Day 5

Today was our last day in the community. We finished filling the little planting baggies after another two hours or so, working alongside many members of the community. We filled a total of around 1000 baggies over the last two days! They will be planted with mango and orange tree seeds, and distributed among members of the community for community and family gardens. Lori and Fran spent the morning at the school again, teaching a short art lesson, and making bracelets with the kids. They also brought a puzzle that the kids absolutely adored! After lunch, we sat down for our traditional fiesta with the community. Songs were sung, stories were shared, thanks expressed, and the kids beat the snot out of the pinata. Here, it’s a requirement, if you’re up to bat with the pinata, that you dance while doing so. I see some talented KC baseball players coming down the pike! When it burst, I saw kids and adults alike made a mad dash to pick up the candies. So much laughter and smiling faces!

The community put on two short skits for us. For one, two of the ladies dressed up like old men, selected one after the other ladies from the group to come, and essentially sparred over who got to keep the “beautiful ladies.” We couldn’t understand it all of course, but watching them have so much fun with it, was delightful. Next they put on a traditional dance routine, in which two dancers (a man and a woman) danced for us. One woman’s “features” were accentuated with balloons under her clothing. She then went around pulling random members of the group into the dancing ring. Let’s just say… It was quite entertaining.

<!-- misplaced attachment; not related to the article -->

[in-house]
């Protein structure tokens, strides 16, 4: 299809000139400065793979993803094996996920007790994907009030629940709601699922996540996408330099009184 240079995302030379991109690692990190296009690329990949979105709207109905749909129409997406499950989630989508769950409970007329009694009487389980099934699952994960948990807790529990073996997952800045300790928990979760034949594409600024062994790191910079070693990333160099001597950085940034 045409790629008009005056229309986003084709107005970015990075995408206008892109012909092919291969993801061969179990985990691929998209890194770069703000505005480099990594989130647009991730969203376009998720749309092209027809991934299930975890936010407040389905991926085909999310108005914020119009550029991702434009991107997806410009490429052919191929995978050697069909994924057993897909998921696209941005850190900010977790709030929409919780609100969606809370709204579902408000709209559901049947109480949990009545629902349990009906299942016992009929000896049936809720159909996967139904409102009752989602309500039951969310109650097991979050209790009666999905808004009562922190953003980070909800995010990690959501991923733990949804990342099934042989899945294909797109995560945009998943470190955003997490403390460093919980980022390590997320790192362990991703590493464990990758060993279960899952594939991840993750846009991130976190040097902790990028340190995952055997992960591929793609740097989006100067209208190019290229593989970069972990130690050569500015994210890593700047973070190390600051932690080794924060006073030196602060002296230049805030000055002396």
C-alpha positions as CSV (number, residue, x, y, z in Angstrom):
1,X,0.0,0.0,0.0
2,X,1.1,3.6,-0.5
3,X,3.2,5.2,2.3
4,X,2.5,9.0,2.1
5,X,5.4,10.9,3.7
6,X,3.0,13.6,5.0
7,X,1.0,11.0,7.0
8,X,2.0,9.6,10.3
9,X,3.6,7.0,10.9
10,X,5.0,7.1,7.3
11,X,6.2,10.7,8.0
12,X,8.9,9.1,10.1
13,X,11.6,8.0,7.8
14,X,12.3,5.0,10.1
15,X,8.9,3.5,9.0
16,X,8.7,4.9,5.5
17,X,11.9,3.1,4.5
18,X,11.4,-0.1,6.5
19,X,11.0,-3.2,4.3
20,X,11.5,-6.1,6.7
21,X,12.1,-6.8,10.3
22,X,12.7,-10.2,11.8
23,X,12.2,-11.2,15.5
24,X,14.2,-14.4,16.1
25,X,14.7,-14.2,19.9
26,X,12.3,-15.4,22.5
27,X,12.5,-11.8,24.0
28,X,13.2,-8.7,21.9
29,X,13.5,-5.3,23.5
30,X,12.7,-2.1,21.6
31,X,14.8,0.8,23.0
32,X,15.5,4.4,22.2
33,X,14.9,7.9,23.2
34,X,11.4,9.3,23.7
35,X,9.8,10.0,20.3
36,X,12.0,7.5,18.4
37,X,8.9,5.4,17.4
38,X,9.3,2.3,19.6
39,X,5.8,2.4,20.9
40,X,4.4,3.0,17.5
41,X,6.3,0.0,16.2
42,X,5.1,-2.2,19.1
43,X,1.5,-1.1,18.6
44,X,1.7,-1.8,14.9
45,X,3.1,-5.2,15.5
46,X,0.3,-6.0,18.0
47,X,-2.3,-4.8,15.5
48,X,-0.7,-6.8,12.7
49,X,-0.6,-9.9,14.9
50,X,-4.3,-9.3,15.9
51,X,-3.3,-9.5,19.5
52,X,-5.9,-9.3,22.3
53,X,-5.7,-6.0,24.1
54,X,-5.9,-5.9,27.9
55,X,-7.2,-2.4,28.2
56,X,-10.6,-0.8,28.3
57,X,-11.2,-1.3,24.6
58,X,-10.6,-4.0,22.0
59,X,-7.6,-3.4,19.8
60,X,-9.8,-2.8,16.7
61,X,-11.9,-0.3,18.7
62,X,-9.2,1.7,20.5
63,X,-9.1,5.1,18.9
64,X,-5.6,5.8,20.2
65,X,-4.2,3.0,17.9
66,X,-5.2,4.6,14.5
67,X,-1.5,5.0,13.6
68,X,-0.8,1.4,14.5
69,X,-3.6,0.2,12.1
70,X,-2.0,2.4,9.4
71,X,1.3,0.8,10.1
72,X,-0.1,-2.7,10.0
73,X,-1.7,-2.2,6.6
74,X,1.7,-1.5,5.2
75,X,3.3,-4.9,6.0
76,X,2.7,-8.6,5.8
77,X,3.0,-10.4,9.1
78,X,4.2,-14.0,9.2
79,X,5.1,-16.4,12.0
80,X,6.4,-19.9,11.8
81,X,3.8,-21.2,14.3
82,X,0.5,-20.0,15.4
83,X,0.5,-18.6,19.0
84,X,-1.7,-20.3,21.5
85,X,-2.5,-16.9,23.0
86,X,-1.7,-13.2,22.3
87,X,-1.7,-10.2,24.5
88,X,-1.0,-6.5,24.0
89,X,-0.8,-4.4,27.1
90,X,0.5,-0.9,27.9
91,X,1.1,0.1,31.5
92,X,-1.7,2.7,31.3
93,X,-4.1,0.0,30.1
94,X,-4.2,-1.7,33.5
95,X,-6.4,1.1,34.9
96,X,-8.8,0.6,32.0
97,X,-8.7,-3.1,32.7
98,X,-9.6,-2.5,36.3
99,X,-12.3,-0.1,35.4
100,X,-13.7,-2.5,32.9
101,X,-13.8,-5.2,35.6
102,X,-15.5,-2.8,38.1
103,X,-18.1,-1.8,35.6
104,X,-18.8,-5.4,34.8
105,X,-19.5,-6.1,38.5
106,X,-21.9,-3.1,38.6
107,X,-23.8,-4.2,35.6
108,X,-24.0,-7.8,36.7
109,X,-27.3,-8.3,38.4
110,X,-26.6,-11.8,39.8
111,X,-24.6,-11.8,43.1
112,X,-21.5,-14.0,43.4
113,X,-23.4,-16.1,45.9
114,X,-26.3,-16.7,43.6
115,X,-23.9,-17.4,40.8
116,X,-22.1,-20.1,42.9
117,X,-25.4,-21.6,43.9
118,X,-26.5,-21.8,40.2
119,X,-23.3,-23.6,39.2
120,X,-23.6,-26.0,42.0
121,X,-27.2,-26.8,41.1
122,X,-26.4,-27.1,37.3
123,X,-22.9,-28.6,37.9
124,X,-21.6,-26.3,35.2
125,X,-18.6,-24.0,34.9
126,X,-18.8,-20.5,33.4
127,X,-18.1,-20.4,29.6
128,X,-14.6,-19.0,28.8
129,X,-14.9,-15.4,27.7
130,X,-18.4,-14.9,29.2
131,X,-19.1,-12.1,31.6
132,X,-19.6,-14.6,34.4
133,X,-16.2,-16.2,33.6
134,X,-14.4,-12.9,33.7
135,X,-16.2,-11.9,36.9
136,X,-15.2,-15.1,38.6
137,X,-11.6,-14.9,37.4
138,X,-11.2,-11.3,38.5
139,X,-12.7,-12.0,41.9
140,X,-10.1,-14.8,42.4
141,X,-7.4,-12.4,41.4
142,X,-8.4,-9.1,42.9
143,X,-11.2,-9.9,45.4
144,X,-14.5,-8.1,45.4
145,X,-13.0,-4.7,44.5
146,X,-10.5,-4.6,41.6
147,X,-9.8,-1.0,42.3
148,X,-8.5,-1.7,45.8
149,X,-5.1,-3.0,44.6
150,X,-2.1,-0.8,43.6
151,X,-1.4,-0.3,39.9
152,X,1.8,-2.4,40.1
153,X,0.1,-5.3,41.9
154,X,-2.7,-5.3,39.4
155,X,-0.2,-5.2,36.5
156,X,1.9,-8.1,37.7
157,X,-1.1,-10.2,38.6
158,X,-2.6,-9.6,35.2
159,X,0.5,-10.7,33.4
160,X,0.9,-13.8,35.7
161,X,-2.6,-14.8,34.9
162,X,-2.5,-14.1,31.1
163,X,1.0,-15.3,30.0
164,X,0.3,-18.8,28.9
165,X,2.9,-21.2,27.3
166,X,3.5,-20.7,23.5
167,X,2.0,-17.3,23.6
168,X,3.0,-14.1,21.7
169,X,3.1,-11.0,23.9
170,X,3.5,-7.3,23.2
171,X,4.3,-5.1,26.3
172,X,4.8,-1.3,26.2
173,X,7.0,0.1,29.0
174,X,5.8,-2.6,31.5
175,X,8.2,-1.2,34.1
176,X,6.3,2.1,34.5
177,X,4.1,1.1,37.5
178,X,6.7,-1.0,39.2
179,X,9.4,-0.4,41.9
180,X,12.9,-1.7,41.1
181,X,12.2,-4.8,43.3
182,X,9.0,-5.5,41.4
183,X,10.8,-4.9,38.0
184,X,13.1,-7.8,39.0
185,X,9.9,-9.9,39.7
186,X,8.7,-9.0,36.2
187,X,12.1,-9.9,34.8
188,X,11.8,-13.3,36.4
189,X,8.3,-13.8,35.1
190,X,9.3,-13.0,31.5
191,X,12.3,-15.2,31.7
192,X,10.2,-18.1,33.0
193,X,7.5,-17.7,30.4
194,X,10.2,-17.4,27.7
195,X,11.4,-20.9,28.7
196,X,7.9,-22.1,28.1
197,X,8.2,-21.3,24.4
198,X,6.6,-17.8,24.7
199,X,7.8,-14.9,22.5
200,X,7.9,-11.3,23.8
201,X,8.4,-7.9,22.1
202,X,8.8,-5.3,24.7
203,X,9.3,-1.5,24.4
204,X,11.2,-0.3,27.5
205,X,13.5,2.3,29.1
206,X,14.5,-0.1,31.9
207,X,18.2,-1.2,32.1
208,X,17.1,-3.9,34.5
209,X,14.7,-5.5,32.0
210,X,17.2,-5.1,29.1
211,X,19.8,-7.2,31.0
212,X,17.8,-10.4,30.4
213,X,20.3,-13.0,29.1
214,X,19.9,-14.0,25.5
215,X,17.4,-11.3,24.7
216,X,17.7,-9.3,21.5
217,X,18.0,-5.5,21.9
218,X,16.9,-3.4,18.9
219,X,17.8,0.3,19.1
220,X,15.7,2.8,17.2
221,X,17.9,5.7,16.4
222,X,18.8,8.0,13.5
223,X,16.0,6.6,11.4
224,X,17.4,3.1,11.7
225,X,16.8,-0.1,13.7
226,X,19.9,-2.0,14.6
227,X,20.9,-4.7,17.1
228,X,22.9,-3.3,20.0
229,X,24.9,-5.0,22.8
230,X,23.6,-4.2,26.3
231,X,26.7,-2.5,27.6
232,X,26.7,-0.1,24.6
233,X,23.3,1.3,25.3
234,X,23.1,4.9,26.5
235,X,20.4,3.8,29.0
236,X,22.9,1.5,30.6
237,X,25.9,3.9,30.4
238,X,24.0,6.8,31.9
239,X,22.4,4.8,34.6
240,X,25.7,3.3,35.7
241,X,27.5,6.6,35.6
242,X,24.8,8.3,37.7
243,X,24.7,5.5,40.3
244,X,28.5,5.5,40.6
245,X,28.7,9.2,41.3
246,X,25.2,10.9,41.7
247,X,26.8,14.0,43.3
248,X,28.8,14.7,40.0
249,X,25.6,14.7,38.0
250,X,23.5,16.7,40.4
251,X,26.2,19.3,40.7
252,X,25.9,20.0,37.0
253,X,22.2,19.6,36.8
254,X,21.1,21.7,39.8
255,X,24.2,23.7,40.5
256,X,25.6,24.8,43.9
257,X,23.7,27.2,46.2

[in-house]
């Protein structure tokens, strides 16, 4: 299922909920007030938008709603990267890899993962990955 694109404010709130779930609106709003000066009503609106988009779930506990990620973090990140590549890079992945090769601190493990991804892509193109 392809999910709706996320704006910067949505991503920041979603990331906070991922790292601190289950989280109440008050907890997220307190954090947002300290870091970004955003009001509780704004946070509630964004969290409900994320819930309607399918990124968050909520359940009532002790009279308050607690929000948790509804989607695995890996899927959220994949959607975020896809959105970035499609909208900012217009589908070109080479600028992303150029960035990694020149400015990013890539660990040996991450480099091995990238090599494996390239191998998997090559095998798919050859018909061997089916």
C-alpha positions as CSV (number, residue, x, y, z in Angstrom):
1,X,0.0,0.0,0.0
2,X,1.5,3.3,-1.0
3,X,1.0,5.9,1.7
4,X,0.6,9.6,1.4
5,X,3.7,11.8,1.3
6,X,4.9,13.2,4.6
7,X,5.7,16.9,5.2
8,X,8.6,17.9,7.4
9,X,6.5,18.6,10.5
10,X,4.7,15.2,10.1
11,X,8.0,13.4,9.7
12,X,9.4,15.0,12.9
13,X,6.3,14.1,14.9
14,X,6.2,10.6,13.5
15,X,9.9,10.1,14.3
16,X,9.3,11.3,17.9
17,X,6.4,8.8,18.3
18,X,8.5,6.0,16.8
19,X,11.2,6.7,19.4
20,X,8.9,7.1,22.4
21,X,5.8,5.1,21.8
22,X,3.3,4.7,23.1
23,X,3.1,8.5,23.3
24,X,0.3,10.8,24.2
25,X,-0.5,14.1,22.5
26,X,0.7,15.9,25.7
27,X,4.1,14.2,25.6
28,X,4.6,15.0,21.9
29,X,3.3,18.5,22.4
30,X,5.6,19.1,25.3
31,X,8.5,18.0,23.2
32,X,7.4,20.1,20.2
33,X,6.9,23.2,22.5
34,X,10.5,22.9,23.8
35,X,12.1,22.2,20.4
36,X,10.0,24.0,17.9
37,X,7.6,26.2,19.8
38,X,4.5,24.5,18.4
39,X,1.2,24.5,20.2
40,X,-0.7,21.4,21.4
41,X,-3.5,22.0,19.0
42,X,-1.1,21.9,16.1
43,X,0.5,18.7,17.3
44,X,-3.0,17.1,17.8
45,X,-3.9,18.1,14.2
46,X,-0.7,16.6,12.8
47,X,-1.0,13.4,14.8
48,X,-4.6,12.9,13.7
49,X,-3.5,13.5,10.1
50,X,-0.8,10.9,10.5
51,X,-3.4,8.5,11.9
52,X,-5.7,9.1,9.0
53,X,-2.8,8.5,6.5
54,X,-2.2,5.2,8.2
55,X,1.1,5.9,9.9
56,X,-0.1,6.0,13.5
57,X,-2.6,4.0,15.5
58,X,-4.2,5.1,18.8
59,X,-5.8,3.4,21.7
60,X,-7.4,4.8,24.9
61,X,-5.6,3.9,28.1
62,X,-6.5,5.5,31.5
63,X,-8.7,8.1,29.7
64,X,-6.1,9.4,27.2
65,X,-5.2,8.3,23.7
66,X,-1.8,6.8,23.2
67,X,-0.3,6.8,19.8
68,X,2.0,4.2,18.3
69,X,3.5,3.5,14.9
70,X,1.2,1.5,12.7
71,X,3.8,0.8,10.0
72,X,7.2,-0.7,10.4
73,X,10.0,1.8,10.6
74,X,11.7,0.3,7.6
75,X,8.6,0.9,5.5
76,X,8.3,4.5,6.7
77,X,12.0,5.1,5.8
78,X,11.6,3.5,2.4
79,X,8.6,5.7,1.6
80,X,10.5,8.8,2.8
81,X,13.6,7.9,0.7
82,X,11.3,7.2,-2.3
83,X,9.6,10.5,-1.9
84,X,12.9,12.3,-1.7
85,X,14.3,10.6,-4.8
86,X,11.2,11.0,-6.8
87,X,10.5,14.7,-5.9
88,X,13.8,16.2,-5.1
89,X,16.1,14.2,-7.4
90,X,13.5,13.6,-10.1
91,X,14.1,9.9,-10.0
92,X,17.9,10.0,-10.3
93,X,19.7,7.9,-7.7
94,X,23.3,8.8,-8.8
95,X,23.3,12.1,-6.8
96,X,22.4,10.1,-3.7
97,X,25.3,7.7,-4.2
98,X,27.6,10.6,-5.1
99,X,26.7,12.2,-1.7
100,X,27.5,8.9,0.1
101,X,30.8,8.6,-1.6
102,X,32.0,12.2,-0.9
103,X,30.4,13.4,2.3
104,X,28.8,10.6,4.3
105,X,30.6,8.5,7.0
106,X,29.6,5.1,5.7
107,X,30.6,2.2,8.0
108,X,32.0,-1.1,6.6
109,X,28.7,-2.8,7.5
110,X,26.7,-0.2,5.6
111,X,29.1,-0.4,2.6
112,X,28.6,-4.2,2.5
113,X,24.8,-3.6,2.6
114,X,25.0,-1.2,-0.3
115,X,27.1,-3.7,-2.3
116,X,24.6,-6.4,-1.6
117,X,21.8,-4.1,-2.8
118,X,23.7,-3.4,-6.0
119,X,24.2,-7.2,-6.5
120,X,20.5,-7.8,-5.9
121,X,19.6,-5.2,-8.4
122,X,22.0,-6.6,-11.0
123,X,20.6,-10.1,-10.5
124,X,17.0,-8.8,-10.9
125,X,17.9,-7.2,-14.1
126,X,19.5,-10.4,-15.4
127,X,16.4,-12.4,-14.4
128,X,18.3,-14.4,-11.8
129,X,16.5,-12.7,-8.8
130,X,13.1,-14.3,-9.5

Lastly we said our last words to the community about how thankful we were to have worked alongside them during this time, and how much we’ve loved getting to know them. They in turn told us how thankful they were for our visit and working “mano-a-mano” (hand in hand) with our group. Some tears were shed, many members hugged us and we waved our last goodbyes.

It was good to hear that the people here have felt blessed by our presence. In reality, the physical work we’ve done could have been done by them (and probably faster!), but they expressed so much gratitude for us coming anyway. Just like for us, for them it’s much more about the connection they’ve made with us, and the knowledge that someone has seen them and experienced their need firsthand. Aid being sent in from a far-off place is one thing, helping “mano-a-mano” is another. We share not only in the physical need, but come also to walk alongside them in spirit. Once again, I’m reminded of the incarnation of Christ. God didn’t just set up a system for us to relate to him through ritual, where he remained far off. He physically came into our world and walked in it. “The Word became flesh and dwelt among us…” (John 1: 14). God knew that to effect a redemption of the whole (physical, emotional and spiritual), he would have to walk with us. He knows our need for relational connection.

Tomorrow we head off to lake Apoyo, for our R&R.